The number of companies documenting their CO₂ footprint has increased sharply in recent months. However, for many, the road to a sustainable supply chain is still quite long. That is one of the key findings of the 15th Hermes Barometer on “Green Supply Chain Management,” a survey conducted among 200 logistics managers at German companies.
Almost 75 percent of the logistics managers surveyed for the Hermes Barometer believe that companies need to integrate environmental and social criteria into their target systems and their decisions in order to ensure long-term competitiveness. “The Corona pandemic has strengthened the trend towards sustainable consumption – and thus sustainability has once again gained in importance for customers. The challenge in logistics should therefore not only be to take these changed requirements into account, but also to continue to drive sustainability in a future-oriented manner,” explains Stephan Schiller, CEO of Hermes International, a business unit of Hermes Germany.
Around one-third of respondents (36 percent) have at least identified the need to develop sustainable strategies in order to reduce their environmental footprint in the future. The majority are in the midst of developing or implementing such strategies: among them, almost one-third of respondents have already developed sustainable strategies for their supply chain (31 percent). Further, one in five companies has started to implement environmental strategy measures within their supply chain (22 percent). By contrast, only one in ten companies (10 percent) has successfully implemented a sustainability-oriented strategy to date.
Number of companies accounting for CO₂
As a result of these efforts, the proportion of companies recording their CO₂ footprint has increased. While only 19 percent of German companies had reported their CO₂ footprint in the spring of 2020, 31 percent of those surveyed now do so – an increase of 12 percent. In addition, 56 percent of those companies also report the CO₂ emissions of service providers and suppliers – an increase of 24 percent compared to 2020.
“These increases are considerable, especially in view of the current very challenging times. In addition, they illustrate what companies can achieve when those responsible are committed to sustainability concerns in a results-oriented manner,” says Schiller, commenting on the results.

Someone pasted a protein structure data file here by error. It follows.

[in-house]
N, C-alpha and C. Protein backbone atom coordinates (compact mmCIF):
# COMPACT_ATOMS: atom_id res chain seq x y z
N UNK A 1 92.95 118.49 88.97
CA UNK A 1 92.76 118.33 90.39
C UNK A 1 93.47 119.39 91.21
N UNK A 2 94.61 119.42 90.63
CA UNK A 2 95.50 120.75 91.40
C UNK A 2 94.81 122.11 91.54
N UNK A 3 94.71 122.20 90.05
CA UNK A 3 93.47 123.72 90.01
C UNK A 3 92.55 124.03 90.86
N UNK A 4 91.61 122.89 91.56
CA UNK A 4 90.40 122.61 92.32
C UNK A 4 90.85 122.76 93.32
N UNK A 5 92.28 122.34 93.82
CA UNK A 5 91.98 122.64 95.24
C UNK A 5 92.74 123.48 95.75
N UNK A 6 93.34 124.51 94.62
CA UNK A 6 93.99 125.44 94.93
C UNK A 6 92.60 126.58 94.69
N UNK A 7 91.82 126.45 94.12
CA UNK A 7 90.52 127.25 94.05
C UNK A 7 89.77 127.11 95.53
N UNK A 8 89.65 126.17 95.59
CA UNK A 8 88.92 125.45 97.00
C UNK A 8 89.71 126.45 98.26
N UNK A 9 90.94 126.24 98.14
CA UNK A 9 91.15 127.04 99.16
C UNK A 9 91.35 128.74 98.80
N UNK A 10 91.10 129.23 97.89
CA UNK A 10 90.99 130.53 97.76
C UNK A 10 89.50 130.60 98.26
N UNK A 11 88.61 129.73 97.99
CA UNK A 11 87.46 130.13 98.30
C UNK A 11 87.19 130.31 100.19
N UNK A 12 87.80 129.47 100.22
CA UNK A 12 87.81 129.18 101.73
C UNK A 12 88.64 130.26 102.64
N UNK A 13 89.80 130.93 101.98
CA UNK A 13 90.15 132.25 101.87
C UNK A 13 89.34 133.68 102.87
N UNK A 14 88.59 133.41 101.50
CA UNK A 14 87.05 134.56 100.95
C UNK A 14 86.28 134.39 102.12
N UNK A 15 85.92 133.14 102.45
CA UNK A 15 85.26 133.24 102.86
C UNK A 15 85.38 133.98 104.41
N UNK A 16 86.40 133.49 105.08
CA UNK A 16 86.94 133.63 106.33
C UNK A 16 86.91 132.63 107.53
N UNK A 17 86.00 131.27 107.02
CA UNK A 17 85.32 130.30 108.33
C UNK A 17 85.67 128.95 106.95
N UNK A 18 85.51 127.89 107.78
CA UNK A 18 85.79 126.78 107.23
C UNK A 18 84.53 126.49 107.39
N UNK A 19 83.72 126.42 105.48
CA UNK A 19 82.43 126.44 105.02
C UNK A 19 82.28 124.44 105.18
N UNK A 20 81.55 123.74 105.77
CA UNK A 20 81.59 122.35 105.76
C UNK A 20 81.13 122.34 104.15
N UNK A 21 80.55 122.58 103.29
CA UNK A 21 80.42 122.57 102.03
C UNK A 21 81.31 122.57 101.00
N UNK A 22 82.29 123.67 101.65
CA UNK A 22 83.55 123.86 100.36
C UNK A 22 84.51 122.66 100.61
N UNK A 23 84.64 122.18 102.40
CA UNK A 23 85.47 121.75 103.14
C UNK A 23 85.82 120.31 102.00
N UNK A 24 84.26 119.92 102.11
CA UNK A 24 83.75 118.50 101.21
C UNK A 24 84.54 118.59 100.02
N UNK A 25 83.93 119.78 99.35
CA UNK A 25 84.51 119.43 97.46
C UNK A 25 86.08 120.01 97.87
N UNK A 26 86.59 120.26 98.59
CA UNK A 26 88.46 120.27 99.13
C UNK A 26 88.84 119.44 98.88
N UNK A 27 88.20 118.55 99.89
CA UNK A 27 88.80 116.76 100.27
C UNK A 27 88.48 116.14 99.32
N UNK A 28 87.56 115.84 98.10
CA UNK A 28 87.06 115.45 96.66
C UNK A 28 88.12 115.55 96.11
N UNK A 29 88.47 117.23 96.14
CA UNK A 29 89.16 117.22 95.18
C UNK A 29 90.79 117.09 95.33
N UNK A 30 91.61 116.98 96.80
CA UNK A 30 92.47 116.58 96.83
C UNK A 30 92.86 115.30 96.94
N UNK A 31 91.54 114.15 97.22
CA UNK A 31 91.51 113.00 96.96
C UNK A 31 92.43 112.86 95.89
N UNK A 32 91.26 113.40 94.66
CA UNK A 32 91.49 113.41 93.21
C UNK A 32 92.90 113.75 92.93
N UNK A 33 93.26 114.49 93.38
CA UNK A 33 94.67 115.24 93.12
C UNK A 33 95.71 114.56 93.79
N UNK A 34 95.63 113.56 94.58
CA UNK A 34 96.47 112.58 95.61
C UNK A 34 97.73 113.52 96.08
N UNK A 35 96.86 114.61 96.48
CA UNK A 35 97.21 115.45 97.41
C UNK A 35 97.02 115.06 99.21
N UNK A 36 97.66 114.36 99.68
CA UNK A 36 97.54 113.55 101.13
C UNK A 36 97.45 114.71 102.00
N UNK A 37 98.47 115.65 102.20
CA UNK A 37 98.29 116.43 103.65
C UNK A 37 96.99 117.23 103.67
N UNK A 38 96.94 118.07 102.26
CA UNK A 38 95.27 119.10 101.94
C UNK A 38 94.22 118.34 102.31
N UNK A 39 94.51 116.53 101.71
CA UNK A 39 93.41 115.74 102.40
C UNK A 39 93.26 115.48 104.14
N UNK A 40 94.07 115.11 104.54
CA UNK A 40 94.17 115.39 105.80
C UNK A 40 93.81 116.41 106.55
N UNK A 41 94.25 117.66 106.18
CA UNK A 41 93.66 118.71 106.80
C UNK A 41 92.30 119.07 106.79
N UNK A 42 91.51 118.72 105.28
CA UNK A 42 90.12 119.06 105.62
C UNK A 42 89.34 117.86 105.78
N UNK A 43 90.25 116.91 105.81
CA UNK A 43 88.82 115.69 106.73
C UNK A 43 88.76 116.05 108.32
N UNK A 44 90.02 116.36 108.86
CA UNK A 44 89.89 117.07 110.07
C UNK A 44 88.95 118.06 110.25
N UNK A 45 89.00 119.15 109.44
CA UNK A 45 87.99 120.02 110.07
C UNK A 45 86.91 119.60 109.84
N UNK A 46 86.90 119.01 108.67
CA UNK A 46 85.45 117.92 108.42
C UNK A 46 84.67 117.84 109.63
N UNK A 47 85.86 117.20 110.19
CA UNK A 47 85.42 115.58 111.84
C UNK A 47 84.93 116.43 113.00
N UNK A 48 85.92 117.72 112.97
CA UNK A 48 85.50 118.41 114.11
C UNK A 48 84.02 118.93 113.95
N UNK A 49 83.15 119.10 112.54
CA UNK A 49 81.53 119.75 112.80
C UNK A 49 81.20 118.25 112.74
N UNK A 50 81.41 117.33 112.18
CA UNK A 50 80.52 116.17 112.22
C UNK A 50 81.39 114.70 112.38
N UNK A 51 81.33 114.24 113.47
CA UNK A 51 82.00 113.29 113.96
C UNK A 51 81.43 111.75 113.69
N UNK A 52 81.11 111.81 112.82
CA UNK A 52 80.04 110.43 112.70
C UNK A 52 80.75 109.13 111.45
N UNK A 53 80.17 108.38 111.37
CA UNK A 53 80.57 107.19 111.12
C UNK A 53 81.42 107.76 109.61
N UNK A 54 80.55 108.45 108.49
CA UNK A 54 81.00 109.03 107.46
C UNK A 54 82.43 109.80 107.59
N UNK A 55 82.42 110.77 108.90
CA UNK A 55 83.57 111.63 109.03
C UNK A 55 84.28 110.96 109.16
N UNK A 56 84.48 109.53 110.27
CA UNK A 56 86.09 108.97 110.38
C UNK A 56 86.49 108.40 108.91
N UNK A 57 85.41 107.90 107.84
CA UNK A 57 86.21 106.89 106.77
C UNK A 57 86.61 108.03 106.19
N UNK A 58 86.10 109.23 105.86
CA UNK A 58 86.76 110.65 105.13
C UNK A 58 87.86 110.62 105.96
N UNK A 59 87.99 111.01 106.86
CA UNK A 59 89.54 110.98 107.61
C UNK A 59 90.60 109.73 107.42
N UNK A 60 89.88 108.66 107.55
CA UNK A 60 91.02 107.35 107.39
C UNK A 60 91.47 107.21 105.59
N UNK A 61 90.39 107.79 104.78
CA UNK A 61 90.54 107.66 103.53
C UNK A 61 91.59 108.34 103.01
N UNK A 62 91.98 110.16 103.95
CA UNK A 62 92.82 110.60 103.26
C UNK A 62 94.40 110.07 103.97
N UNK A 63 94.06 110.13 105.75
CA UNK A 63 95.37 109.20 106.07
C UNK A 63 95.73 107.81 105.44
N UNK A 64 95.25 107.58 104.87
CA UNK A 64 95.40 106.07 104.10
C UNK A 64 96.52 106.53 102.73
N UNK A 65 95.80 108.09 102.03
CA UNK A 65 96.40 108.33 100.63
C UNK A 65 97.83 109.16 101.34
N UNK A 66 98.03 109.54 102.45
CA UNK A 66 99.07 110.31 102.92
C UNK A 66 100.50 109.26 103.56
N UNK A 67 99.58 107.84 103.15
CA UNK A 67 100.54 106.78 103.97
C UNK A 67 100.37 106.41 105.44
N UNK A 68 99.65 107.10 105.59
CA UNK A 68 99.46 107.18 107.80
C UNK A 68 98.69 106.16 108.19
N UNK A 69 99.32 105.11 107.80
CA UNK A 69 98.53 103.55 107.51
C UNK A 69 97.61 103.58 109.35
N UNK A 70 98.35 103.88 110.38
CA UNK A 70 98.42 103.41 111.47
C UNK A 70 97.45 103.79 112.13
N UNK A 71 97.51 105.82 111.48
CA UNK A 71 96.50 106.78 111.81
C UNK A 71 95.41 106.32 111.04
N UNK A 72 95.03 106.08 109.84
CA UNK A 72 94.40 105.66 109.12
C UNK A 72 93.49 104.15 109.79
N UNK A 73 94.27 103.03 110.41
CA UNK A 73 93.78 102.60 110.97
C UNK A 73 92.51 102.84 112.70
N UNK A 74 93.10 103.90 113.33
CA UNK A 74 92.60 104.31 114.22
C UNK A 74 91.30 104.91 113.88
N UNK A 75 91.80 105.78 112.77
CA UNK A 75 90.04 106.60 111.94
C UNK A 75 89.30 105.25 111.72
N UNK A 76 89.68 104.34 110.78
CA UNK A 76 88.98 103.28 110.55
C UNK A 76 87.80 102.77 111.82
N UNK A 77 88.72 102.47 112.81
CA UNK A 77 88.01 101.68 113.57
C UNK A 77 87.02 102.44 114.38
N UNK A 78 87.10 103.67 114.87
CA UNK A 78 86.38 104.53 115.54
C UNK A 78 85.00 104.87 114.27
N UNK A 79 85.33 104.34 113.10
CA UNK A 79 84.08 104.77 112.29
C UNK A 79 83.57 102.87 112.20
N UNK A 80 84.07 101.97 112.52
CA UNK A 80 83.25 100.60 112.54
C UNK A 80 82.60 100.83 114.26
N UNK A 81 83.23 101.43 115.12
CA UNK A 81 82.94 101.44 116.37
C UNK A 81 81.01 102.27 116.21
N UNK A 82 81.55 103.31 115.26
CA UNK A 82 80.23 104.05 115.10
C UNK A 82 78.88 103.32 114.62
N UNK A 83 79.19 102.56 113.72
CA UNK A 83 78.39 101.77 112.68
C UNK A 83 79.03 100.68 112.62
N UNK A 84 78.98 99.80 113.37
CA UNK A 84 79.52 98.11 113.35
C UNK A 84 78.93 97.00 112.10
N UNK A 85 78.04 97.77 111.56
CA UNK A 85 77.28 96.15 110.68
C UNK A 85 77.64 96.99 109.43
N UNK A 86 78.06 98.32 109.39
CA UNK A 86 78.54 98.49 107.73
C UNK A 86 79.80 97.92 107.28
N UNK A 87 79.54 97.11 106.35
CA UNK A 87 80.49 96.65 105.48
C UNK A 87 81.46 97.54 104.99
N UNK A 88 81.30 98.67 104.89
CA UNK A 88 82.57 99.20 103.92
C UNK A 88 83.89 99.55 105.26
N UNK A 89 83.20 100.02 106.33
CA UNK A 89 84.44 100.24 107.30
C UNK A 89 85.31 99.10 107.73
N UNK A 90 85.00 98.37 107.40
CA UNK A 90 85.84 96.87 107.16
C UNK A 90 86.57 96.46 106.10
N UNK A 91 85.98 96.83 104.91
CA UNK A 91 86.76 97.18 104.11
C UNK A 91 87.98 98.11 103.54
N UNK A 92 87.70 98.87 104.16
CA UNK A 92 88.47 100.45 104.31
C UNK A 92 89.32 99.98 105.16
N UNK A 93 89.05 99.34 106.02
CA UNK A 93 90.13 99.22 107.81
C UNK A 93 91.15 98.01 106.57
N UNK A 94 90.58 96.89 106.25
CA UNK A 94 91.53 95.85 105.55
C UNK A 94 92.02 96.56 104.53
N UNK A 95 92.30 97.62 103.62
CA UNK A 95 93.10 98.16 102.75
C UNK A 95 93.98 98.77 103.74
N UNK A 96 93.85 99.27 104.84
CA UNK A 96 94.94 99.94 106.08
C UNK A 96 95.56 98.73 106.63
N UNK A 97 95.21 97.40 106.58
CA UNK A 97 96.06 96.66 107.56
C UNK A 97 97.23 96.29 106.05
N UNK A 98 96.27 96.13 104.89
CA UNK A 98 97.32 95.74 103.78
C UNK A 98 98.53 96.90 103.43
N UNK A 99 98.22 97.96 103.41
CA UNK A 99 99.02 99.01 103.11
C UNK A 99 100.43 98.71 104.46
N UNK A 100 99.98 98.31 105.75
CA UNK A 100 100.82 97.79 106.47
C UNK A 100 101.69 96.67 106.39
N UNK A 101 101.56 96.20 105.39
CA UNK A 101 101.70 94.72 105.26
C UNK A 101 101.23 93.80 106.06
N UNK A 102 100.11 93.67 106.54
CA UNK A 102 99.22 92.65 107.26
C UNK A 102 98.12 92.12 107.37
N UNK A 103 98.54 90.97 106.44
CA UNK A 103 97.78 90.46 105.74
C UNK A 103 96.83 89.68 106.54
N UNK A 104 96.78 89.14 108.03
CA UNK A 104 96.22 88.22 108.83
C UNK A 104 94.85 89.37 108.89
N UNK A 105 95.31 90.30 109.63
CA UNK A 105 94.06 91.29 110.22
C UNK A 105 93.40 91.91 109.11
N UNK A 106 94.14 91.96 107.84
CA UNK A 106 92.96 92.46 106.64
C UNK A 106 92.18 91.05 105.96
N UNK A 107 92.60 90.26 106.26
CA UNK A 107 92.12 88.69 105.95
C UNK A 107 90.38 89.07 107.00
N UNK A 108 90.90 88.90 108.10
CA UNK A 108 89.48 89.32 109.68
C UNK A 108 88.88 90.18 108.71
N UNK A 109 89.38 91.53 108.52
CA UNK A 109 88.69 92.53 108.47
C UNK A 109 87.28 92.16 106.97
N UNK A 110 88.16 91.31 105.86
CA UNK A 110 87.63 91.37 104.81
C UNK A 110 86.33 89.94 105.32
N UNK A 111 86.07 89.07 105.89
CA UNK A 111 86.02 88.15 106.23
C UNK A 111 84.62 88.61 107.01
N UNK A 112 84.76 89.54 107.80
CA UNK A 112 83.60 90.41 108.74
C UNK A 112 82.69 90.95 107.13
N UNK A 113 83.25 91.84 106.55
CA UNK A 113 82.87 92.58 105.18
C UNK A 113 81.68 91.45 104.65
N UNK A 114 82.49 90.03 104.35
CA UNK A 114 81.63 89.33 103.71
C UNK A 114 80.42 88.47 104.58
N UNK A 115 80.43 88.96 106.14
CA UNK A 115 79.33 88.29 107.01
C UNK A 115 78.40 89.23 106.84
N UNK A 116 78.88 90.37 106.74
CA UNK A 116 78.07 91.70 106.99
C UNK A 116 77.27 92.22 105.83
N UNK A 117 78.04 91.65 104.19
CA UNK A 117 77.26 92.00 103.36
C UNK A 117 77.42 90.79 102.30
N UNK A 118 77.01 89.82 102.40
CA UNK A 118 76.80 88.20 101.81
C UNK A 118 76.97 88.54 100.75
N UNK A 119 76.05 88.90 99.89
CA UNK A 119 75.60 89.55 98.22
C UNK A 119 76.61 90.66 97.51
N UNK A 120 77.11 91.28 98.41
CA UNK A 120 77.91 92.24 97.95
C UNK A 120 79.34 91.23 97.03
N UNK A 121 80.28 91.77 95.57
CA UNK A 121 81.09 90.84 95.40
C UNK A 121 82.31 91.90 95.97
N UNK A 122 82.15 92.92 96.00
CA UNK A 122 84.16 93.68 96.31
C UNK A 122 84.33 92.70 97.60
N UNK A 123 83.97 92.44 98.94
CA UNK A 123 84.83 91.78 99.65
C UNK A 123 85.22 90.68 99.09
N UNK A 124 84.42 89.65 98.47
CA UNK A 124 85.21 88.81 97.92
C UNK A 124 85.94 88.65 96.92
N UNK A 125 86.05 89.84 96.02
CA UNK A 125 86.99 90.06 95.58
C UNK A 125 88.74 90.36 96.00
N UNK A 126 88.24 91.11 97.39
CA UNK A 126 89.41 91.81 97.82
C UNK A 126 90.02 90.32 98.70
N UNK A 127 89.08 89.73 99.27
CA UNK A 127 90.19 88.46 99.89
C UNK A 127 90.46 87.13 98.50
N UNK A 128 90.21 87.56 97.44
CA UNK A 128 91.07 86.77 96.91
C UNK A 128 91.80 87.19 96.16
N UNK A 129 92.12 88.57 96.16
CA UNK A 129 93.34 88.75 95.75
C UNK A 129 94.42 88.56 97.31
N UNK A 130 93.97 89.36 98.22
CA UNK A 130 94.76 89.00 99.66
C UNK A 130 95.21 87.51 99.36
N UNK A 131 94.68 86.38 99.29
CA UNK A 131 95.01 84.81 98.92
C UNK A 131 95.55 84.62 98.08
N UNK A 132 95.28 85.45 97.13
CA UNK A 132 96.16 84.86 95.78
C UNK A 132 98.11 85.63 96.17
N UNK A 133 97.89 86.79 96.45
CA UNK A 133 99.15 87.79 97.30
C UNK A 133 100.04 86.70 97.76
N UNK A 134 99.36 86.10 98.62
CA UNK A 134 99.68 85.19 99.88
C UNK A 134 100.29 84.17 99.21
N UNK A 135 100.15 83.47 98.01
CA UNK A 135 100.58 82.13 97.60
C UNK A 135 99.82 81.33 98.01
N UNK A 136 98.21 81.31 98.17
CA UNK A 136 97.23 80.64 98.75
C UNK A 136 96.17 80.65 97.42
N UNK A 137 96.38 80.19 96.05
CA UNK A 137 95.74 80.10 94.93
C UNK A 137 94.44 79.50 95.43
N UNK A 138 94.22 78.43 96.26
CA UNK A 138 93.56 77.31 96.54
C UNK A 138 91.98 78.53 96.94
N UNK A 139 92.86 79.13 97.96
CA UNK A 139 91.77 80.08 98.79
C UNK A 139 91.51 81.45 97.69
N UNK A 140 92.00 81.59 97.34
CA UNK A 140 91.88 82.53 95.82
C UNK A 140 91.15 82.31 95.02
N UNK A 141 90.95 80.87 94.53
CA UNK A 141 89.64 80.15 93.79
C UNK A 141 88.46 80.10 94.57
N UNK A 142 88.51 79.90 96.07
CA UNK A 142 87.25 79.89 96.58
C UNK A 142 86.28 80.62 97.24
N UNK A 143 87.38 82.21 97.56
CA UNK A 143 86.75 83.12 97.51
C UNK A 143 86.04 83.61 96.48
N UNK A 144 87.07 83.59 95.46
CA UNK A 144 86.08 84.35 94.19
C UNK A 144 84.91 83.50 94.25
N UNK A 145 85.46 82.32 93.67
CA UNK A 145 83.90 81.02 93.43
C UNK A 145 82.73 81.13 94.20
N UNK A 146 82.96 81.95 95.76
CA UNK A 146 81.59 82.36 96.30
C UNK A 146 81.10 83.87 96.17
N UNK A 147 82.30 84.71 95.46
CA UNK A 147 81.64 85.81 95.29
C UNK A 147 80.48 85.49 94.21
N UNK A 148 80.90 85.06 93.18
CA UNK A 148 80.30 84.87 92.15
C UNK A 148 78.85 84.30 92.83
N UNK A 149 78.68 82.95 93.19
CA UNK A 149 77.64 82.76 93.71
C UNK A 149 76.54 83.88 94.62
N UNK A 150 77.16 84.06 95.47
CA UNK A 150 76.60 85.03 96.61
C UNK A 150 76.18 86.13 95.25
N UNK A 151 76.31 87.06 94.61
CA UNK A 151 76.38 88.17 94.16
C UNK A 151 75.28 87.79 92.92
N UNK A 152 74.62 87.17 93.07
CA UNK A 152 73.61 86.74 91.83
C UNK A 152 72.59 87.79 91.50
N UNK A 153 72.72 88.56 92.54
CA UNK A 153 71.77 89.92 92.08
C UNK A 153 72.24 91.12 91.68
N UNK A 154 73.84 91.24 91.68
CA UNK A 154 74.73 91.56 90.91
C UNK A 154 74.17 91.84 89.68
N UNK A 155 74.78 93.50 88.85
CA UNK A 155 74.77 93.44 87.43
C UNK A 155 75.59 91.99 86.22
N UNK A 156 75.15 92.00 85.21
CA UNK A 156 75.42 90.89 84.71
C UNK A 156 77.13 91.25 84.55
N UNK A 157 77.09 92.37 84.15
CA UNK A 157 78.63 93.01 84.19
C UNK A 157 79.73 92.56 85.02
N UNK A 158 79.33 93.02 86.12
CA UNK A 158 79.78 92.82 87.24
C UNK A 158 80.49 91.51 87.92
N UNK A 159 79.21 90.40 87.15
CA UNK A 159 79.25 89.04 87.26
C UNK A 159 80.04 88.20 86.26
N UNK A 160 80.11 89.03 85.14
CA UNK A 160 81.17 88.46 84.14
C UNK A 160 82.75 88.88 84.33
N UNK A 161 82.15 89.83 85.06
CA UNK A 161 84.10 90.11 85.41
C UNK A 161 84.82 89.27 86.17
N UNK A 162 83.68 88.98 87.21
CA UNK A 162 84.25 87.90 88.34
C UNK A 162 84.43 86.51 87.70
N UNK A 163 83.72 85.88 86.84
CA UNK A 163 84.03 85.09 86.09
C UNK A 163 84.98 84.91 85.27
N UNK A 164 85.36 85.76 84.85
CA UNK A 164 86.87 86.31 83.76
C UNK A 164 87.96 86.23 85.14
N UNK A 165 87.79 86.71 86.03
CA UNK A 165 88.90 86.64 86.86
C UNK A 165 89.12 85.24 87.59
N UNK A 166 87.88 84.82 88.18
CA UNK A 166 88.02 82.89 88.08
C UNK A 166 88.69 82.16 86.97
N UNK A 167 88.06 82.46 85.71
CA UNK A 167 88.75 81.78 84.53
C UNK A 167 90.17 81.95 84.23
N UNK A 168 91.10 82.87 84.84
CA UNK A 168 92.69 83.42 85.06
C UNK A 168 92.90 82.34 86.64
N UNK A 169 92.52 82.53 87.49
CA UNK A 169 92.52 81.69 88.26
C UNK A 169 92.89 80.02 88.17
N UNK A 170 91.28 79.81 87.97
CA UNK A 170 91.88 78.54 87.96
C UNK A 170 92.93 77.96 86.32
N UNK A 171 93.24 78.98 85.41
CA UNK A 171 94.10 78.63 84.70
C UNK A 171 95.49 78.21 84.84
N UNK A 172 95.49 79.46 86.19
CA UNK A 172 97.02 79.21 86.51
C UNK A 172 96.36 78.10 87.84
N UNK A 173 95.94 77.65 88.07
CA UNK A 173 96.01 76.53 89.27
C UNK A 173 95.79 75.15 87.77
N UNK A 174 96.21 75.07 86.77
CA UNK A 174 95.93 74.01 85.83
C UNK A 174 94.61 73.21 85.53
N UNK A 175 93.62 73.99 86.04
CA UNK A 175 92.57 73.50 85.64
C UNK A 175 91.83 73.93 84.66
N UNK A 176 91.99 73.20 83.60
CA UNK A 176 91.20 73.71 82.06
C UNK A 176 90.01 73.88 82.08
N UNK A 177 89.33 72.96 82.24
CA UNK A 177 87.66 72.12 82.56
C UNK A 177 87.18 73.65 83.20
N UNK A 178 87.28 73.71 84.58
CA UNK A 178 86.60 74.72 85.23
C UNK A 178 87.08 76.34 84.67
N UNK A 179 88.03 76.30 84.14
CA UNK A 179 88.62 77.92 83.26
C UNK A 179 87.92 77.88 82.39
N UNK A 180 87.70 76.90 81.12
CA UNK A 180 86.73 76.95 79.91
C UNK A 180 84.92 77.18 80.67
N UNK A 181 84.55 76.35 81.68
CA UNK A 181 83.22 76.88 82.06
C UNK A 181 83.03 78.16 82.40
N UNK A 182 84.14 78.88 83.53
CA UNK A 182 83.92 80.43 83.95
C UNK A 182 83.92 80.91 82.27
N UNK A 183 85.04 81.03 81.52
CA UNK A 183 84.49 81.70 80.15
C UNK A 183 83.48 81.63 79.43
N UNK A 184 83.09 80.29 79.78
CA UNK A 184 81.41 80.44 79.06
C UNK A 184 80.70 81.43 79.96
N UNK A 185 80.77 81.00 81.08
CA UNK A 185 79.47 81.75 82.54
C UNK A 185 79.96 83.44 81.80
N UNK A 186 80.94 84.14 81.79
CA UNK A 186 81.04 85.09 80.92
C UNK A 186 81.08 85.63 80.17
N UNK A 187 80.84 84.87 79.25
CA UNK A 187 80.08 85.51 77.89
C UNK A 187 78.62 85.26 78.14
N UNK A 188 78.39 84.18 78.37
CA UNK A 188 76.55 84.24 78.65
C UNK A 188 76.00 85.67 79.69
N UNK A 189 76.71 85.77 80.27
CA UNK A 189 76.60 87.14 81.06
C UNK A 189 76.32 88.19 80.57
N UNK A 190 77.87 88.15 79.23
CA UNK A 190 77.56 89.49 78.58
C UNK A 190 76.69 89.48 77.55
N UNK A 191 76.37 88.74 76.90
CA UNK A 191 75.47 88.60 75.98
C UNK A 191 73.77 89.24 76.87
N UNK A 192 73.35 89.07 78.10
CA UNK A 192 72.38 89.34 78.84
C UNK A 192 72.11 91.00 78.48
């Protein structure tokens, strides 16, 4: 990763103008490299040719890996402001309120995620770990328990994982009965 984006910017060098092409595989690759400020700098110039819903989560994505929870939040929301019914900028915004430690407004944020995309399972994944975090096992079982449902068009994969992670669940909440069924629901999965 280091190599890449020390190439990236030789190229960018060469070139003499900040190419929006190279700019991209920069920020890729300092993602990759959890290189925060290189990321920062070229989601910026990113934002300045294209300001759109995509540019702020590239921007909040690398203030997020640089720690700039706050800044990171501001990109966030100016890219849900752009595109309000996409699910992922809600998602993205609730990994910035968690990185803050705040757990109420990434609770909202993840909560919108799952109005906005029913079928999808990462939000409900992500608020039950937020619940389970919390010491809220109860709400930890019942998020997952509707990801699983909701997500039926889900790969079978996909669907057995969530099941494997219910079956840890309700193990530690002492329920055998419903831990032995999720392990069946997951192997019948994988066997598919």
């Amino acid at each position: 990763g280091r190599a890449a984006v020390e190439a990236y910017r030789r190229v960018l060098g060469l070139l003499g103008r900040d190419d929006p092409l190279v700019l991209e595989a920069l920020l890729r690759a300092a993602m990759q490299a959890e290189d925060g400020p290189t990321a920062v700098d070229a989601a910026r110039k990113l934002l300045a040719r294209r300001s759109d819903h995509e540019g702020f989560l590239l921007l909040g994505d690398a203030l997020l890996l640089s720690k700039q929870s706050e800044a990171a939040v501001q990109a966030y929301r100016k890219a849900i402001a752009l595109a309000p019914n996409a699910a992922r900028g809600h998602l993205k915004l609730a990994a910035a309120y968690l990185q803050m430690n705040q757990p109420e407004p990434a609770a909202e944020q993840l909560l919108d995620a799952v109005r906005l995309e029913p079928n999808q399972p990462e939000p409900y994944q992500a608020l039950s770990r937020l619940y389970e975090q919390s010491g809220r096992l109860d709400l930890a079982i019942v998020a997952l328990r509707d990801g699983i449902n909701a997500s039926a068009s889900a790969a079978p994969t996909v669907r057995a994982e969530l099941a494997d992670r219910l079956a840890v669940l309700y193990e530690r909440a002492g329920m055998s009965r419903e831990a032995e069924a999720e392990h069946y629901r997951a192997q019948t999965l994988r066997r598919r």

Measures for CO₂reduction
53 percent of the companies already actively reporting their CO₂ emissions are opting for alternative means of transport or regionalizing/diversifying their supply network (47 percent) in order to cut emissions.
69 percent of these companies additionally offset the CO₂ emissions they cause – an increase of 14 percent compared to spring 2020. “The clear objective of any sustainability strategy should be to operate in a socially and ecologically responsible manner, yet also economically at the same time. Offsetting CO₂ emissions can be a sensible module in this context, something we also rely on at Hermes Germany. Nevertheless, the clear focus for us lies on reducing and avoiding CO₂ emissions, says Schiller.
Obstacles on the way to CO₂ assessment
In spring 2020, just 8 percent of logistics decision-makers had planned to report their emissions in the near future, whereas 34 percent of companies not yet active in this area are currently aiming to do so. Only just one in four of the cited respondents (24 percent) do not plan to record their CO₂ footprint in the near future. In spring 2020, this figure still came up to 65 percent.
Alas, what prevents companies from accounting for their emissions? 37 percent of logistics managers who do not yet report their emissions cited the lack of uniform standards as an obstacle. This was followed by a lack of sustainability management in the company (35 percent) and a lack of demand from customers (19 percent).
Environmental awareness as a driver – right up to the company limits
For 40 percent of the German companies surveyed, “green supply chain management” is currently of very high or high importance. In addition, the vast majority of logistics managers (84 percent) agreed with the statement that growing environmental awareness will be a key driver for changes in supply chains in the coming years. “This change in environmental awareness is also noticeable in our exchanges with customers,” confirms Schiller. “Currently, our customers are increasingly approaching us with the desire to make their supply chain more sustainable.”
However, the sustainable design of the supply chain often ends at the company limits: 61 percent of those responsible agreed with the statement that they have only moderate influence on the behavior of their supplier companies and almost no access at all to the behavior of downstream companies – an increase of six percent compared to spring 2020.
Logistics experts would therefore like to receive support from their service providers. Thus, 54 percent of respondents agreed with the statement that logistics service providers should consult on the reduction of CO₂ emissions.
Green Supply Chain Management
Although the majority of respondents have recognized the need for green supply chain management and there is a fundamental willingness to design a sustainable supply network, the shift toward green supply chain management is still in its infancy. “For companies, it is now a matter of actively entering the process in order to secure their own competitiveness and future viability in the long term,” says Schiller.
Logistics specialists such as Hermes Germany support companies in identifying and addressing optimization potential along the supply chain. As part of a holistic analysis, existing processes are examined and recommendations for action or concrete measures for increasing efficiency and improving sustainability within the supply chain are pronounced.